Syria: United Nations Calls for Release of Activist Ammar Tellawi
On 28 August 2014, the Working Group on Arbitrary Detention (WGAD), during its 70th Session, adopted an opinion (Opinion No. 36/2014) on the case of 35-year old activist and PhD student at Damascus University, Ammar Tellawi, considering his detention "arbitrary" and calling for his release.
Despite the absence of response from the Syrian Government to Alkarama's submission, the WGAD considered that it was in a position to render an Opinion on Tellawi's case as to the arbitrariness of his detention and inconsistence with international standards set forth in the Universal Declaration of Human Rights (UDHR) and the International Covenant on Civil and Political Rights (ICCPR), to which Syria accessed in 1969.
Tellawi, a Peaceful Activist Sentenced for "Changing the Social Character of the State"
On 9 December 2006, Tellawi was arrested by a patrol of the Syrian Military Intelligence at the bus depot in Damascus. A peaceful opponent of the regime since the time of Hafez al Assad, Tellawi has published a number of books and organised various roundtables on the political situation in Syria. His political engagement eventually led to his detention by Syrian authorities.
Beaten up during his arrest, Tellawi was then taken to a secret location where he was tortured – in violation of UDHR, Article 5 and ICCPR, Article 7 to which Syria is a party. Subjected to electrical shocks all night, Tellawi even suffered a temporary memory loss. Whilst Tellawi's family was initially kept unaware of his fate and whereabouts, they later learnt that he was detained incommunicado at Branch 235 of the Military Intelligence in Damascus – a detention centre also known as the "Palestine Branch".
In January 2008, after more than a year of secret detention, Tellawi was brought before an investigating judge who charged him with taking part in an "association established in order to change the social character of the State by terrorist means," a crime under Article 306 of the Syrian Code of Criminal Procedure. It is only three years later, on 30 January 2011, that the charge was confirmed by the Supreme State Security Court, which sentenced him to 15 years of imprisonment following an unfair trial. In fact, in addition to the complete lack of evidence substantiating the charges, Tellawi's lawyer was never allowed to access his client's file to prepare his defence. This goes against both international and domestic law, since Articles 104, 424 and 425 of the Syrian Penal Code states that no one may be detained without having been charged and that any person accused of a crime, or any suspect arrested, must be promptly questioned by a judge.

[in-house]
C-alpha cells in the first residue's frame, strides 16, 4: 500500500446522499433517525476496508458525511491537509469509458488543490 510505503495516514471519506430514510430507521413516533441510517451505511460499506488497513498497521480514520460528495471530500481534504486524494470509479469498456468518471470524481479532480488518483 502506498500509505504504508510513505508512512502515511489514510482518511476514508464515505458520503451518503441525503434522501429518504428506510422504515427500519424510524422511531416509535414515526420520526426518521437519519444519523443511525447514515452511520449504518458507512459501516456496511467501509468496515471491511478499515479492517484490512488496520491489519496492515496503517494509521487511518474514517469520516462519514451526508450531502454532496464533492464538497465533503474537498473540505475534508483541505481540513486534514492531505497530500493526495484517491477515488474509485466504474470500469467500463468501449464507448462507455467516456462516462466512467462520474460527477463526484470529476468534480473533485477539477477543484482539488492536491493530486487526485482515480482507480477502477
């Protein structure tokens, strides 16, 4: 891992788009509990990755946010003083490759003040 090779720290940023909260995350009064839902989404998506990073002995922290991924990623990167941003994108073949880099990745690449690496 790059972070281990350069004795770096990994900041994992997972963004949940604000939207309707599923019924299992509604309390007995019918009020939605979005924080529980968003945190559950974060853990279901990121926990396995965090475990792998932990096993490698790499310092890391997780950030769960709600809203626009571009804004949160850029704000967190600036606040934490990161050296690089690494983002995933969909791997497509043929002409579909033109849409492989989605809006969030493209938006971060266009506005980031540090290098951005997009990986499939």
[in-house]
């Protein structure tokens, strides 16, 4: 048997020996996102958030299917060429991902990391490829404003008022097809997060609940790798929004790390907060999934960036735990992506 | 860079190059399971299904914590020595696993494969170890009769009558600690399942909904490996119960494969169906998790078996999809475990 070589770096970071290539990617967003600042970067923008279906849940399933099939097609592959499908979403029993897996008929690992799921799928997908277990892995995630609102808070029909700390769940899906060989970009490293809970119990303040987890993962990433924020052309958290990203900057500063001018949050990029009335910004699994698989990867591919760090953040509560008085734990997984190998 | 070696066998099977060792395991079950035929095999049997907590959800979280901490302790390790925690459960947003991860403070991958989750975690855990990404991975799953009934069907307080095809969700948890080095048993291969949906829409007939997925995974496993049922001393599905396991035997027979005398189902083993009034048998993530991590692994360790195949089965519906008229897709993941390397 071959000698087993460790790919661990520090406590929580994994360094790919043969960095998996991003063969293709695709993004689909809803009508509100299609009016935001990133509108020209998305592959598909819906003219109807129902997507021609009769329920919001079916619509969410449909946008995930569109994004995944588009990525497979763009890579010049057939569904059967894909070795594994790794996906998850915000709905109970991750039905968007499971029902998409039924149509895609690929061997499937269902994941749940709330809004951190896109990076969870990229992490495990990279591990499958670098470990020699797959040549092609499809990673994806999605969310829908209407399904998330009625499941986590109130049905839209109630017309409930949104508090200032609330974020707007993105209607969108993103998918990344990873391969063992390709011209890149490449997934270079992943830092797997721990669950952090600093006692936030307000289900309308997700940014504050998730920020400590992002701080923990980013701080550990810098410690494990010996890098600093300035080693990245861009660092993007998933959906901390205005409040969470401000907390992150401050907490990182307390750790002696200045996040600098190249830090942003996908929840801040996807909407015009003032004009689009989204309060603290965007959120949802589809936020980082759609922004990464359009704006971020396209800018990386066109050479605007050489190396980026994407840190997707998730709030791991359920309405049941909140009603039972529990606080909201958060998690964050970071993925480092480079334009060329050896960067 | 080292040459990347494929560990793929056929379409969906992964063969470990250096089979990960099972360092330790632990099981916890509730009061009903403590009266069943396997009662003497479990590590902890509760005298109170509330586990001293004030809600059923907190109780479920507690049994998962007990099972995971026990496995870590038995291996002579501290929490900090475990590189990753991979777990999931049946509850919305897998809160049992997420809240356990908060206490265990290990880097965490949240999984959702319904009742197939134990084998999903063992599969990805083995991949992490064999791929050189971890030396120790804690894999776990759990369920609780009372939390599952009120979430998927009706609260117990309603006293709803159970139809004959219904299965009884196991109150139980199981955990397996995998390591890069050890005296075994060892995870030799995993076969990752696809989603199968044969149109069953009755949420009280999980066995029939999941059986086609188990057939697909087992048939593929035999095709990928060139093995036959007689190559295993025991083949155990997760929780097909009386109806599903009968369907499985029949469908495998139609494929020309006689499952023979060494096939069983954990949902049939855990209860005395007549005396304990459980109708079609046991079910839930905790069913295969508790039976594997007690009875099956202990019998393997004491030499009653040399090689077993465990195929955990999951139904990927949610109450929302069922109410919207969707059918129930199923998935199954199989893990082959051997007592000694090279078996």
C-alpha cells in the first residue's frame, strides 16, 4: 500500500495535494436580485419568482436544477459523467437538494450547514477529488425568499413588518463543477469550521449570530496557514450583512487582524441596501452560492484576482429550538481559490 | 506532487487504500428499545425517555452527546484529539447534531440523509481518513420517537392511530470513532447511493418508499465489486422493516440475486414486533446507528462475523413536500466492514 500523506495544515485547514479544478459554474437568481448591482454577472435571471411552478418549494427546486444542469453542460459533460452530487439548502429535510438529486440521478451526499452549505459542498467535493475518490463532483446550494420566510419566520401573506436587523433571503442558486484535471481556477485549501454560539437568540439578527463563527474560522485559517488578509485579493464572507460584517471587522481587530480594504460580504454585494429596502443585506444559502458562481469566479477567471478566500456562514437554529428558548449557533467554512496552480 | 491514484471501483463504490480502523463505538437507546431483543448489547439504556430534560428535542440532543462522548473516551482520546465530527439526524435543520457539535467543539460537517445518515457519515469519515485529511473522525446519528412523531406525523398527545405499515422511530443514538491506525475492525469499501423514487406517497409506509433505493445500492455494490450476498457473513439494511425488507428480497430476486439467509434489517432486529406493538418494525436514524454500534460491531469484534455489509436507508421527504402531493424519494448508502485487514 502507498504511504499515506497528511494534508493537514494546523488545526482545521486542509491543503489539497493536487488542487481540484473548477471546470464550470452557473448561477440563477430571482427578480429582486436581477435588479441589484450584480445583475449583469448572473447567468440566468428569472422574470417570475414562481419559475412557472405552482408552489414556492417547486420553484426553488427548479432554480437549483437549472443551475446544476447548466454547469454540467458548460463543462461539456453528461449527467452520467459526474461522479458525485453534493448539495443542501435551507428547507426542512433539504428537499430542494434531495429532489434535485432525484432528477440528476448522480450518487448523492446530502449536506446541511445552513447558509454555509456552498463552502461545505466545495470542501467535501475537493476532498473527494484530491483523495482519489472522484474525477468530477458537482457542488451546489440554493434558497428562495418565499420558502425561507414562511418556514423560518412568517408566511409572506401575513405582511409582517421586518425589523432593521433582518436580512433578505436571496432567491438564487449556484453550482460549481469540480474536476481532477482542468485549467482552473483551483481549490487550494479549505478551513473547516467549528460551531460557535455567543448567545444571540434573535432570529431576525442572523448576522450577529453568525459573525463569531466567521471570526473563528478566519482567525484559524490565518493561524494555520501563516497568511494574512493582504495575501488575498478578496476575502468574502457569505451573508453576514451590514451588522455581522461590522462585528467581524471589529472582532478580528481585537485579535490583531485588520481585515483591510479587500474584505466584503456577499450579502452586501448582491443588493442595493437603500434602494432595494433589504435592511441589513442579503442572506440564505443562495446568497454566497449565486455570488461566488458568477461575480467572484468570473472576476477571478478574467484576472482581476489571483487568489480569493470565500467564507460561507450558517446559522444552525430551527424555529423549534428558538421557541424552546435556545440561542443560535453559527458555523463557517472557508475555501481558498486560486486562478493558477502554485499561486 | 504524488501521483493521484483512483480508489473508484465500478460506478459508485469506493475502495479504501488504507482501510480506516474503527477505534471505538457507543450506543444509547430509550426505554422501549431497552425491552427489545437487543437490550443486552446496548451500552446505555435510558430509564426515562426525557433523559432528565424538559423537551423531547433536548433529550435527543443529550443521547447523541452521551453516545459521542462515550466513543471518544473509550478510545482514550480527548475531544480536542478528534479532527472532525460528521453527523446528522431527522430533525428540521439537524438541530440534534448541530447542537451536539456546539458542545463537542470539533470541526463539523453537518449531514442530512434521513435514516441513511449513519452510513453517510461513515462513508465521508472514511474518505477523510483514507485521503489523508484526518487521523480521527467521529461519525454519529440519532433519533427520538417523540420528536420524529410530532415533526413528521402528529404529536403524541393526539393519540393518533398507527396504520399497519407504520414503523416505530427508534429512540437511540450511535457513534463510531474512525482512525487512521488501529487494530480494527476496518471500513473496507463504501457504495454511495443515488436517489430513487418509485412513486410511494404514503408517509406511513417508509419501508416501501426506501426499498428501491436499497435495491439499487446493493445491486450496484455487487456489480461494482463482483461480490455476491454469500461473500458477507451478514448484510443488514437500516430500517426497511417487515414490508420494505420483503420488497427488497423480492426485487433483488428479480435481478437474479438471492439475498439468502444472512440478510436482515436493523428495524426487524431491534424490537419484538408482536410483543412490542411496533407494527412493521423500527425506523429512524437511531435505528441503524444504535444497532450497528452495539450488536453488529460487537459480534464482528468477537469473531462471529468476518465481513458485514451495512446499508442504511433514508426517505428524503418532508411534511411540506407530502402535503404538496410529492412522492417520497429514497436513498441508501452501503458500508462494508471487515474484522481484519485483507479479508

In June 2011, Tellawi was transferred to Aleppo prison where he is still detained today in solitary confinement and frequently subjected to humiliation and ill-treatment. Furthermore, his family has been prohibited from visiting him since February 2014.
Working Group Calls for His Release and Denounces Trial of Civilians in Military Courts
Whilst the WGAD's experts concluded that Tellawi's detention constituted a serious breach of fair trial guarantees provided for in UDHR, Articles 9 and 10, and ICCPR, Articles 10 and 14, they also established that his detention was resulting from the exercise of his rights to freedom of expression, peaceful assembly and association – protected under ICCPR, Articles 19, 21, 22.
The WGAD further stated that "the trial of civilians or decisions placing civilians in preventive detention by military courts [such as the former Supreme State Security Court] are in breach of the fundamental requirements of independence and impartiality and guarantees for a fair trial."
The UN experts finally called upon the Syrian government to bring Tellawi's situation into conformity with the law by releasing him immediately, and to grant him an effective right to compensation, which shall be enforceable before national courts.
Alkarama hopes that Syrian authorities will implement this decision and put an end to the systematic reprisals against peaceful opponents, including the practice of incommunicado detention, and to ensure that fair trial guarantees be respected in all proceedings.
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